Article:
And I use Babylog working
Because some babies aren't very big on cues, Terror. DD was awful for them. She would go from perfectly fine to screaming nightmare in seconds when she realised she was hungry or tired, no yawning, no 'o' mouth, we watched like hawks but she just didn't do them. We rapidly worked out that everyone was happier when she was offered food or sleep just before she reached meltdown.
It's hard to imagine a baby that's much different from the baby/ies you've had, but just as some babies like to be carried around, some prefer to sleep next to or on you, some babies also like a bit of routine. When, as clueless and stressed first time parents, we starting logging what was happening throughout the day there was a really obvious natural pattern to her feeds and sleep.
All you can do is try and and work out what your particular baby wants and what makes them happy.
Passme, are you me? I thought I was the only person with 1970s baby No being worn, no co-sleeping, no baby-led weaning, she wasn't having a bit of most of the current theories and suggestions...
Haha! I was just thinking the same thing thurlow!
I remember looking at my app and thinking "my god! GF would be vair proud!" But that was all her. I just got dragged along behind!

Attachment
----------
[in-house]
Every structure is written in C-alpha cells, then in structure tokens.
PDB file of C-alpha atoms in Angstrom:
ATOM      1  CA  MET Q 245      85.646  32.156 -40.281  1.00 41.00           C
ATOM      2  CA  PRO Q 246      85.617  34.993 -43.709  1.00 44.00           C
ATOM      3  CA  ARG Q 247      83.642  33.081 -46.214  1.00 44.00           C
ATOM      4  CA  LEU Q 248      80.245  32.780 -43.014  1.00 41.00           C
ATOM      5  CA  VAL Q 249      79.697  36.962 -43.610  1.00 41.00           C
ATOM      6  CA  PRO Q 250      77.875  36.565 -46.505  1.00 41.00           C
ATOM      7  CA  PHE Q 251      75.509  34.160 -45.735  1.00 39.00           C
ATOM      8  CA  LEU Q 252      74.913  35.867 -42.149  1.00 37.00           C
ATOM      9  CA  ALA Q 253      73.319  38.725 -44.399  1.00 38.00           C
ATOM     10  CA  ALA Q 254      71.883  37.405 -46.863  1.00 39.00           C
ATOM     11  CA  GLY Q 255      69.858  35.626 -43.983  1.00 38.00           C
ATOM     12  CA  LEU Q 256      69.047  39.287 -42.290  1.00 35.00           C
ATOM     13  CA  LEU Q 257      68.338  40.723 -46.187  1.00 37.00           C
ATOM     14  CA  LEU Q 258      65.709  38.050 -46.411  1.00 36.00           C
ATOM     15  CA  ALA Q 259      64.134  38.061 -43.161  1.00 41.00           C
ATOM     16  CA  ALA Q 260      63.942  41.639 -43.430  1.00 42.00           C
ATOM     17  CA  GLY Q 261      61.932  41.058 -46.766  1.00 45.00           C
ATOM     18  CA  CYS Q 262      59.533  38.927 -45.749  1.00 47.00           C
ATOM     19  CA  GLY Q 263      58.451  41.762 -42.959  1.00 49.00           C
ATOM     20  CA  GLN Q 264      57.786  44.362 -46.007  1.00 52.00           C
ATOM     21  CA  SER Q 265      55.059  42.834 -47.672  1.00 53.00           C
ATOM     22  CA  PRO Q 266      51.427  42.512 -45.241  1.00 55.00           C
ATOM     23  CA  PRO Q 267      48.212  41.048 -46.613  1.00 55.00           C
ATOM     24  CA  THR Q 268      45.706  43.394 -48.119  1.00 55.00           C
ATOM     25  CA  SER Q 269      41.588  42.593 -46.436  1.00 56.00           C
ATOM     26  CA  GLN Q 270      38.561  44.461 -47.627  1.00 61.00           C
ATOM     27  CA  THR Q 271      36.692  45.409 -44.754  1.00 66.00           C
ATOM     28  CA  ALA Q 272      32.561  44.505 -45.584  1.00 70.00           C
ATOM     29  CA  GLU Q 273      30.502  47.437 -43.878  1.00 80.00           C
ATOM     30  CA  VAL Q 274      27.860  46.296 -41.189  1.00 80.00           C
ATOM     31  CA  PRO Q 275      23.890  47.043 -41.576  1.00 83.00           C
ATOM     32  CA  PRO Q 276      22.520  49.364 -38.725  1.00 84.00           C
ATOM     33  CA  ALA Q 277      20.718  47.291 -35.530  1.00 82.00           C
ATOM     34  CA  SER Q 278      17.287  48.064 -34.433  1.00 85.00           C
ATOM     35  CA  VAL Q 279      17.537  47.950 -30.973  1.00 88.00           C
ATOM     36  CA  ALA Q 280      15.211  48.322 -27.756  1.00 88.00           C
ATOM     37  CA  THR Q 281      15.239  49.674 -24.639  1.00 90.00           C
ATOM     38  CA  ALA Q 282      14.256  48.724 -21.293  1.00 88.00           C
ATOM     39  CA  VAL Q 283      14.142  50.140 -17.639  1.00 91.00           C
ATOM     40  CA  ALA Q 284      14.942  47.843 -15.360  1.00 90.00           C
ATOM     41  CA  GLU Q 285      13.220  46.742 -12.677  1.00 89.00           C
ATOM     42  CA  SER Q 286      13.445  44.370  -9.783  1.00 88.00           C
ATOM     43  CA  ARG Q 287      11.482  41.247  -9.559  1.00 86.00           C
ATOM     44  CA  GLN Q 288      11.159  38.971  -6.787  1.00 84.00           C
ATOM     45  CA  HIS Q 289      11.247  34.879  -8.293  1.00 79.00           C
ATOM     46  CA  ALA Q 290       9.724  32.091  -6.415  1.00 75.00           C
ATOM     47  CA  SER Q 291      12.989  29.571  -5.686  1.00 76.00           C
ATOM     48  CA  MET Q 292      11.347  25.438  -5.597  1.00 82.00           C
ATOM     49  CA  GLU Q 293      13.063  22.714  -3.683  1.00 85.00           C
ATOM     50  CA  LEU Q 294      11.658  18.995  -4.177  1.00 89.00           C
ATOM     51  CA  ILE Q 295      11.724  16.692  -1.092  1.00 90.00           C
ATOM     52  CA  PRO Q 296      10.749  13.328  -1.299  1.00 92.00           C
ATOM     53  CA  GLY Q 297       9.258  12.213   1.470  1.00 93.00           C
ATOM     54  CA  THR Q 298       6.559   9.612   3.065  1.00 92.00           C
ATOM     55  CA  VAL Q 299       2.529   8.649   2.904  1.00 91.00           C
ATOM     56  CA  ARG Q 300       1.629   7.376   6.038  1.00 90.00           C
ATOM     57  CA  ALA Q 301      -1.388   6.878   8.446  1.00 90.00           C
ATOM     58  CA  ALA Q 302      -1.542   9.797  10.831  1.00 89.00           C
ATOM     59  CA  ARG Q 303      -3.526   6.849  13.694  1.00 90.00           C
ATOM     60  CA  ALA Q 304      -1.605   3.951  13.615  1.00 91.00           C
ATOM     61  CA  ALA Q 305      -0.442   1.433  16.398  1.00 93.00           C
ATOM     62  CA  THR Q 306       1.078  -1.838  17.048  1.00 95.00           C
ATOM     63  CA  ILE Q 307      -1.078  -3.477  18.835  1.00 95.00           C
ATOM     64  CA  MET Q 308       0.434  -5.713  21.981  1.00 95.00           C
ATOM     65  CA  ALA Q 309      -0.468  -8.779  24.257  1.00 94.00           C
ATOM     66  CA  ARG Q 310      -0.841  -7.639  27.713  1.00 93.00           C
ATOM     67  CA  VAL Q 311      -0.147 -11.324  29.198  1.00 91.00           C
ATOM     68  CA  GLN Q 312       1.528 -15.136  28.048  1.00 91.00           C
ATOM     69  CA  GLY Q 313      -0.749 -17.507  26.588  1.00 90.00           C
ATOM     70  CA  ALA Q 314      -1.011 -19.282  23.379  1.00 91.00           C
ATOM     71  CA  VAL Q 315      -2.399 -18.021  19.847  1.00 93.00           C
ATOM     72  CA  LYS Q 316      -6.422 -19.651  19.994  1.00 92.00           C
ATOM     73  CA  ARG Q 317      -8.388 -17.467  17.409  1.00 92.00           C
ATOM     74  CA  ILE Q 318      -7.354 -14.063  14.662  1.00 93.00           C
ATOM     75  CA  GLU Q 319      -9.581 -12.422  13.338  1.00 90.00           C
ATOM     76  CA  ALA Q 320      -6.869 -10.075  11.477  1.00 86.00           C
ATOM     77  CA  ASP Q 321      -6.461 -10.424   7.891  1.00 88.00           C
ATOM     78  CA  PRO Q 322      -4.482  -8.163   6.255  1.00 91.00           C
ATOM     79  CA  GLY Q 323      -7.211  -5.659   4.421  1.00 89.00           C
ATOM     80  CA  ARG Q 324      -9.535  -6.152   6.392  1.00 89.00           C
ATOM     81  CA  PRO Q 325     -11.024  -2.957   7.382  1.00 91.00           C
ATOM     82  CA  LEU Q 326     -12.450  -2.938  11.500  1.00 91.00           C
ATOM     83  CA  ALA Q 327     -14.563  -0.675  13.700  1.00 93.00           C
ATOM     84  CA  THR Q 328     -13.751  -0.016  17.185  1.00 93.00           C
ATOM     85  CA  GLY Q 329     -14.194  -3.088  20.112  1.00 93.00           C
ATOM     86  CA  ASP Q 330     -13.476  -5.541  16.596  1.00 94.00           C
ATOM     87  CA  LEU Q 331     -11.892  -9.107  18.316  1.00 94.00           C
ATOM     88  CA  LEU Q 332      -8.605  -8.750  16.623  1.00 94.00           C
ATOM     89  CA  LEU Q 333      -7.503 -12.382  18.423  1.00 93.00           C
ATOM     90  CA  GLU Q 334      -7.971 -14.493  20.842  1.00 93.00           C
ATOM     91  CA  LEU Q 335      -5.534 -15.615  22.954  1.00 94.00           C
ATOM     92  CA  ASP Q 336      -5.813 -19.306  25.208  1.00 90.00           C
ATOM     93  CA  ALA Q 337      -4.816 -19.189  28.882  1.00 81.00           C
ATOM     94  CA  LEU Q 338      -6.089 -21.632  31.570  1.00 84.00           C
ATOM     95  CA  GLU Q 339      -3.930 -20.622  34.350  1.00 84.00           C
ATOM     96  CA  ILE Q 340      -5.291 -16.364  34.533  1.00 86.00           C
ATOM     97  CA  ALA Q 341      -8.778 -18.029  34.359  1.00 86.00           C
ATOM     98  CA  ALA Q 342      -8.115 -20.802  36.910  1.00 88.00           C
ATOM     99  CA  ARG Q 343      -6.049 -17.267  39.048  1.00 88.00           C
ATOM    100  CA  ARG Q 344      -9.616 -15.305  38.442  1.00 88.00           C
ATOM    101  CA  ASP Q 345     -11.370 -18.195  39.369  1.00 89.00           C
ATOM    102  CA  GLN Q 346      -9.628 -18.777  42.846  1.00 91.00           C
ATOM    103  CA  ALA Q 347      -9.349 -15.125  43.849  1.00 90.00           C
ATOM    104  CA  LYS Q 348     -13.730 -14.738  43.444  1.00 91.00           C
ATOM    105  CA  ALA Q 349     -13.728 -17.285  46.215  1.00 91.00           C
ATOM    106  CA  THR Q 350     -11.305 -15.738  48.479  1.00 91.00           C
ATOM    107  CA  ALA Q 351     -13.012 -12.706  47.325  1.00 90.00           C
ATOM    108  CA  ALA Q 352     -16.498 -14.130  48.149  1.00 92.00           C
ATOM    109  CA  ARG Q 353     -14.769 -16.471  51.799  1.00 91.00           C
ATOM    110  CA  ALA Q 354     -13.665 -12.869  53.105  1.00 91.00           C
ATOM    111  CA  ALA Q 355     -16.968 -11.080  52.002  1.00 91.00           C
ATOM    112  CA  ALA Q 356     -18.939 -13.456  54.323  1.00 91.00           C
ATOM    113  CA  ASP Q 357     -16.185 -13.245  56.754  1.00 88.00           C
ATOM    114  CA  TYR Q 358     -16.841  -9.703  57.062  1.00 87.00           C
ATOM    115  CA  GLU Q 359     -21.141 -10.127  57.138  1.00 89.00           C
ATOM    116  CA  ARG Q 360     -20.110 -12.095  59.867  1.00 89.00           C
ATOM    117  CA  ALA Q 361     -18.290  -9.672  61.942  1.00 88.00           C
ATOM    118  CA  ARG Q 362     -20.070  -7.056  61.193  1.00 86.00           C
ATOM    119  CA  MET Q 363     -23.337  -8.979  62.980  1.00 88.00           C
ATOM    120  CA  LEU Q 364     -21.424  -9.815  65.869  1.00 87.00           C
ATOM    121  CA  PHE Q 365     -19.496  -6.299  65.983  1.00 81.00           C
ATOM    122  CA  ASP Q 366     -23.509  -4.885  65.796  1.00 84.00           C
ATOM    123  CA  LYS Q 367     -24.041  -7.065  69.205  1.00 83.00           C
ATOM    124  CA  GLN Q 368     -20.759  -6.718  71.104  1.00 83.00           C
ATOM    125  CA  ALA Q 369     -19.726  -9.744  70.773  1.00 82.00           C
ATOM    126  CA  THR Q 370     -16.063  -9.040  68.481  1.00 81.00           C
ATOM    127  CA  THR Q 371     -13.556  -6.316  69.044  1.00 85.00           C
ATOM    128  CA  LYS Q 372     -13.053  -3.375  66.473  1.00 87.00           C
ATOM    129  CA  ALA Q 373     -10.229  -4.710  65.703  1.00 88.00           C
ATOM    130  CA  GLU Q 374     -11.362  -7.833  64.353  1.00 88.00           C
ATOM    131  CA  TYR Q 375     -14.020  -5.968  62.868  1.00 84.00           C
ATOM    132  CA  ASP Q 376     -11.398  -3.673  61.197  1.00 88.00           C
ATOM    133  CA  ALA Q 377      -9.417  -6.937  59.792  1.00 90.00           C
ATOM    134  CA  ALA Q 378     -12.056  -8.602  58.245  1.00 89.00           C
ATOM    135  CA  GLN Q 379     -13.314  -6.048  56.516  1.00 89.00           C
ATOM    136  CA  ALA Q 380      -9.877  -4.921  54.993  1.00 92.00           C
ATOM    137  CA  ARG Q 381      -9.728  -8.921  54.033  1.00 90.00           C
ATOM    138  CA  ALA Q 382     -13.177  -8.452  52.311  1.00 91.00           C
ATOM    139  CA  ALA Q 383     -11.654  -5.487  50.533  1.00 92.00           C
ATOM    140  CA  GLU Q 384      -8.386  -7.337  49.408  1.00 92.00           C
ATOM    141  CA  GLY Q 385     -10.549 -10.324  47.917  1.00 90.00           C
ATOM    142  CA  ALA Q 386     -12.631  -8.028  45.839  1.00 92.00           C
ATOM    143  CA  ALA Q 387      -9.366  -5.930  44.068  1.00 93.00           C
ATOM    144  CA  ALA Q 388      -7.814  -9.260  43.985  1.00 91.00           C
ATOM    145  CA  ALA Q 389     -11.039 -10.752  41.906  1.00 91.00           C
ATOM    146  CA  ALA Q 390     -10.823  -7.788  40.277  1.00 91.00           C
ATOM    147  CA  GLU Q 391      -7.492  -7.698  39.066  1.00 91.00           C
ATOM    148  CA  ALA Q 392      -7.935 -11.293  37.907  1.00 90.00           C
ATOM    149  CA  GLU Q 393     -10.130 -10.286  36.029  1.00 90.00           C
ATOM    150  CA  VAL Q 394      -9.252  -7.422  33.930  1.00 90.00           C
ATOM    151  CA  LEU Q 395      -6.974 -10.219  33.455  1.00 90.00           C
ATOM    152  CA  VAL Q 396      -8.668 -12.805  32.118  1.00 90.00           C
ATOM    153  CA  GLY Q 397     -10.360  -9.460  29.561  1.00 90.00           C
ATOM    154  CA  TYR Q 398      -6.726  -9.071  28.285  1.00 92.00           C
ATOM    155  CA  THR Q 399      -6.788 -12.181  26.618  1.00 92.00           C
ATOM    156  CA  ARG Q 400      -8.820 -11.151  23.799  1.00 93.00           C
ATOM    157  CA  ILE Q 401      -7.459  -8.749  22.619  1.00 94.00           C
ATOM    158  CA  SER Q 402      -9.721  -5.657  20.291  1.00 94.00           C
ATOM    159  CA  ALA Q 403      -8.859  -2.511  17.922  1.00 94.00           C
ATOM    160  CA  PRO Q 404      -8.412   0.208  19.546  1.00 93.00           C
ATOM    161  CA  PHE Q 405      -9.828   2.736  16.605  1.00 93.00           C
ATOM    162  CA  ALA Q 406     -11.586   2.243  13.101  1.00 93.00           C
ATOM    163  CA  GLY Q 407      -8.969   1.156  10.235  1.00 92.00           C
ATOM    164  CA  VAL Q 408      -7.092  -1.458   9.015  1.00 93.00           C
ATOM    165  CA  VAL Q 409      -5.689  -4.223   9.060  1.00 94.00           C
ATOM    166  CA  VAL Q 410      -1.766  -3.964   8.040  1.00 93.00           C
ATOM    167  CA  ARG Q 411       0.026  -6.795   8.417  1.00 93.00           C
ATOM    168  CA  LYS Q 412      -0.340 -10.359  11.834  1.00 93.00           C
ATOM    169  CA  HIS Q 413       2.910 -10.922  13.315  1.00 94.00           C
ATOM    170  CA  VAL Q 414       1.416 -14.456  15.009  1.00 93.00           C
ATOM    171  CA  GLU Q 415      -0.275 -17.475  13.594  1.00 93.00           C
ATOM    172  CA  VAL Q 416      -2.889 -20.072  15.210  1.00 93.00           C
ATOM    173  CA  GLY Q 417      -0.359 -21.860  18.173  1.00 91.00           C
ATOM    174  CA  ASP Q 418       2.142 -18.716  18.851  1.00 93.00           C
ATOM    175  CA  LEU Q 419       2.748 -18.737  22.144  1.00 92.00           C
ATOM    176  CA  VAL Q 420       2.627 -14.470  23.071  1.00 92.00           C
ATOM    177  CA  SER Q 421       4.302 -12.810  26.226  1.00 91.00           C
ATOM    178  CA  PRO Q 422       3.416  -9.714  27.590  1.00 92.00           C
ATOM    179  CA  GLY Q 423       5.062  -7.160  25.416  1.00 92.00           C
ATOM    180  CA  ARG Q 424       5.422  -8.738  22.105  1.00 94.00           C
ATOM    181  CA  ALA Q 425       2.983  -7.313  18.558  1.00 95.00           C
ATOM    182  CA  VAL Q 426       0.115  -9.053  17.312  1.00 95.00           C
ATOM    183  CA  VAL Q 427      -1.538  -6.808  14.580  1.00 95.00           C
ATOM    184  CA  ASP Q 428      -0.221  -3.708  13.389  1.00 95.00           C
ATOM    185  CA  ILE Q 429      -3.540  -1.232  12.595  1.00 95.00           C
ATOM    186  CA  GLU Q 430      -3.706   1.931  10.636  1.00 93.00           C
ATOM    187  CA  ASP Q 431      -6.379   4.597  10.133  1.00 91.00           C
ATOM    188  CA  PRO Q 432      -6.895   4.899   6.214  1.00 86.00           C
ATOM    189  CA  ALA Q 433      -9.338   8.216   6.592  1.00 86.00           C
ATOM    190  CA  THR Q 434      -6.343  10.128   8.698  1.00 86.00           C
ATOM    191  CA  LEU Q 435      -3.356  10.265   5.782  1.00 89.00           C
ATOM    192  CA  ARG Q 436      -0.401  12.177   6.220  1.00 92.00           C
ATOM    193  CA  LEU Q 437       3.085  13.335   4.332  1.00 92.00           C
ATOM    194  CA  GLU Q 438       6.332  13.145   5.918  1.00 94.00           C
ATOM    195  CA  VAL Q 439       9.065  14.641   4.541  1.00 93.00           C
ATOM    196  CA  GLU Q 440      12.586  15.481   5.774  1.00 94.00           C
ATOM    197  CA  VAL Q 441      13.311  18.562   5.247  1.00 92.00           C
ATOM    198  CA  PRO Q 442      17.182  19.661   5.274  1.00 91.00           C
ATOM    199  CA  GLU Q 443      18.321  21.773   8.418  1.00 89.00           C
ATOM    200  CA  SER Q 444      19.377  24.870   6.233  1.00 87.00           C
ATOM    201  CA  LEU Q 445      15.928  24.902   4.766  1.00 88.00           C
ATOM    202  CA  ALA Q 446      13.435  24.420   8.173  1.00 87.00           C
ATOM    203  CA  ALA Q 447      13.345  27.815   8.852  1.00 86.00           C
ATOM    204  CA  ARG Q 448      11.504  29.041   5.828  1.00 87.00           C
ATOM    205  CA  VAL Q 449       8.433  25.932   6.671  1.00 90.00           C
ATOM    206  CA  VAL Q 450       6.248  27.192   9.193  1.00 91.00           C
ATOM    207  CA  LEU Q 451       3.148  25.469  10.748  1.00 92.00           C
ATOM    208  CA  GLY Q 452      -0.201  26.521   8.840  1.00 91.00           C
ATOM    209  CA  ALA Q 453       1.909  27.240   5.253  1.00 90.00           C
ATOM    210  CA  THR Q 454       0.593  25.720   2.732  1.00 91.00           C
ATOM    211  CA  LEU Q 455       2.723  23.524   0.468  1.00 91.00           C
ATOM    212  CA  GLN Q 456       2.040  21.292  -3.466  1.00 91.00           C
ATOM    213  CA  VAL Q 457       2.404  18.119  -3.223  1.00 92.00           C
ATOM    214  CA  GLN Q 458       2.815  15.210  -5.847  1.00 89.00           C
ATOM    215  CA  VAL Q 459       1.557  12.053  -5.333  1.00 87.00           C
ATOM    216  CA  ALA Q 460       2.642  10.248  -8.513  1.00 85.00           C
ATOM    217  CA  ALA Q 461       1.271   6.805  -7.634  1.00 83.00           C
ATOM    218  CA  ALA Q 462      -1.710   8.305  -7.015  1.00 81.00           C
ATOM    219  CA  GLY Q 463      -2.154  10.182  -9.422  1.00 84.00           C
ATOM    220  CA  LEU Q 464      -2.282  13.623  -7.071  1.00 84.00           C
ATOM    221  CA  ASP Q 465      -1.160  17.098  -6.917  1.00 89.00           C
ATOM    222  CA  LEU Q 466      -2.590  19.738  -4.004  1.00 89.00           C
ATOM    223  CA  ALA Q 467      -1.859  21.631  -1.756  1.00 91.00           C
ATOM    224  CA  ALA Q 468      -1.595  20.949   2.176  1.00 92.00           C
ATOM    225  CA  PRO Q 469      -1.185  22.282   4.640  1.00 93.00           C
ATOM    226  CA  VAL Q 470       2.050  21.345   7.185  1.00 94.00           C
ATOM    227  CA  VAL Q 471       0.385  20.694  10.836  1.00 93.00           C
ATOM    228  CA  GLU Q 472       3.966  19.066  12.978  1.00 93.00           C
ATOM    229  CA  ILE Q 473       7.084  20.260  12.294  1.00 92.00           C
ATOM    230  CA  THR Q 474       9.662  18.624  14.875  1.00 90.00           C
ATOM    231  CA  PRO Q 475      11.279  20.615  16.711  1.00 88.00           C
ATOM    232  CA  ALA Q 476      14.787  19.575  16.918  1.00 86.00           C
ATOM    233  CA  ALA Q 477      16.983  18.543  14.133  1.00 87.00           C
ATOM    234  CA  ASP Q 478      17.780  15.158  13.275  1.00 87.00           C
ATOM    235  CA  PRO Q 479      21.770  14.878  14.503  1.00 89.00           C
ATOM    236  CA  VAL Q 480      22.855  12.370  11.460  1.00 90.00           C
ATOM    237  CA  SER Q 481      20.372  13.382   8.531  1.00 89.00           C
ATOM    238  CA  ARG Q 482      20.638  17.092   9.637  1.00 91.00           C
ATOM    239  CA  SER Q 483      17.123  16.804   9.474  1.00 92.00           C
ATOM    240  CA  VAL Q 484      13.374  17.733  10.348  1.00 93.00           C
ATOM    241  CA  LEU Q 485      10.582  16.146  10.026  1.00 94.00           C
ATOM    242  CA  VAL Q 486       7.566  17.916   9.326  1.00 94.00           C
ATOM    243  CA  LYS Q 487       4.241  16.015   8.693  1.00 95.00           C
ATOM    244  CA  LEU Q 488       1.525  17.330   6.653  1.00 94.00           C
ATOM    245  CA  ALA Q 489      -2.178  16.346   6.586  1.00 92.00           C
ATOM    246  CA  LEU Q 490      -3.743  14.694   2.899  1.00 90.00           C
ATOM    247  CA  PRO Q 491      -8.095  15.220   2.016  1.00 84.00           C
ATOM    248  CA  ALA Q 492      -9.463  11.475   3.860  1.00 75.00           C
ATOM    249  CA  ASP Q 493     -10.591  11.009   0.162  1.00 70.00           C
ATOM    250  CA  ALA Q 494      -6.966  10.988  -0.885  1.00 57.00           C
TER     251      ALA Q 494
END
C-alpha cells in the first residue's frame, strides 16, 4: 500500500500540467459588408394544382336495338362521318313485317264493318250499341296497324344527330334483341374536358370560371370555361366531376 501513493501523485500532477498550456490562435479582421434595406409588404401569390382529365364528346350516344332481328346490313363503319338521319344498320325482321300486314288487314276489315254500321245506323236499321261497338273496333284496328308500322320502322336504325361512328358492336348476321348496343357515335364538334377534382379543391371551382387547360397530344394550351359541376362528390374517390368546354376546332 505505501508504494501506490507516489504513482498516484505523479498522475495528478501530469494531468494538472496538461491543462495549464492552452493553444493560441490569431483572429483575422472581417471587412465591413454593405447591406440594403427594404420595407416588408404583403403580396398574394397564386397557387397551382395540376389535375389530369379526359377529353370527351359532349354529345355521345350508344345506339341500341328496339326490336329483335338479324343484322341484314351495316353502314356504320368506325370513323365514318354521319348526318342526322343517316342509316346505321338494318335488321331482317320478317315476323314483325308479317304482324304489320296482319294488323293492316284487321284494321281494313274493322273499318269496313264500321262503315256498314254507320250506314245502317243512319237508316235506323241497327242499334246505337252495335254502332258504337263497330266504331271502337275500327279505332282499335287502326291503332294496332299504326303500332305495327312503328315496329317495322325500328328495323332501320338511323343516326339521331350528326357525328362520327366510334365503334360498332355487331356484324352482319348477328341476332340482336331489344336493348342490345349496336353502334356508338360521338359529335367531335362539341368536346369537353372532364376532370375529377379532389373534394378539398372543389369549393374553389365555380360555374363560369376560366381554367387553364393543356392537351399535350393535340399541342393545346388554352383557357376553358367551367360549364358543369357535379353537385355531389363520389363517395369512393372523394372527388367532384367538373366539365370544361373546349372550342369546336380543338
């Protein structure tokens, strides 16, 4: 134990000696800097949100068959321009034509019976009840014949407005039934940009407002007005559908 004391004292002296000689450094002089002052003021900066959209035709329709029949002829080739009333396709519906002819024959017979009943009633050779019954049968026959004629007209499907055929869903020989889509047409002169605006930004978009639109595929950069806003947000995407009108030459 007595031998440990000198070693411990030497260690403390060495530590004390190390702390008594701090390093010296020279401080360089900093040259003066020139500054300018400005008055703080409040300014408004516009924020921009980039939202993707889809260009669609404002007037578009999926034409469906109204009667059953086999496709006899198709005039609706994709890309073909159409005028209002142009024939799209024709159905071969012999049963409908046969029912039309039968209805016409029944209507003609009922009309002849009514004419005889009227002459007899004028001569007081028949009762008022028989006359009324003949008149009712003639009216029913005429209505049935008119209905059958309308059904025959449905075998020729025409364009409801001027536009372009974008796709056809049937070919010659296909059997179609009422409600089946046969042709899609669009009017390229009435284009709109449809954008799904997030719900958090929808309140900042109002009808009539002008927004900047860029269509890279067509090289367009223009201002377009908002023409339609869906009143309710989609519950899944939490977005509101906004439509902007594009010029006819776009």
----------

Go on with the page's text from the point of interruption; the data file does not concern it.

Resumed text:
Yes, GF would have just adored us. DD would probably have adored her too! It's been interesting watching her lose a lot of her routine as she's got older, rather than the other way around.
I bought all the BLW books and only had a spoon for yoghurt. DD took one look at the spoon and went "yep, you're feeding me, why on earth should I do anything myself?" and wouldn't touch finger food for months
I think the idea of a good routine is that you meet your babies needs almost before the baby realises what they need iyswim!
So they never get to the over tired screaming phase or have to 'demand' to be fed as you anticipate those needs for them.
The problems arise when this becomes so rigid that instincts and impulsiveness get over ridden.
Girlie, that is probably the best description of a routine I've read. You could sell that! A good routine is just one that anticipates a baby's needs and hopefully avoids any meltdowns.
For those who asked, "Baby feeding log" is an app by Aron Beaver and can be found under "Health and Fitness". it would suit the needs to those listed by various posts here as it logs feeds, which side you use for breastfeeding or how much volume by bottle, nappy contents and sleep too if you wish. There is also an alarm id you beed waking for it in the early days. Oddly enough I needed the alarm as my prem baby had to be woken for every single feed.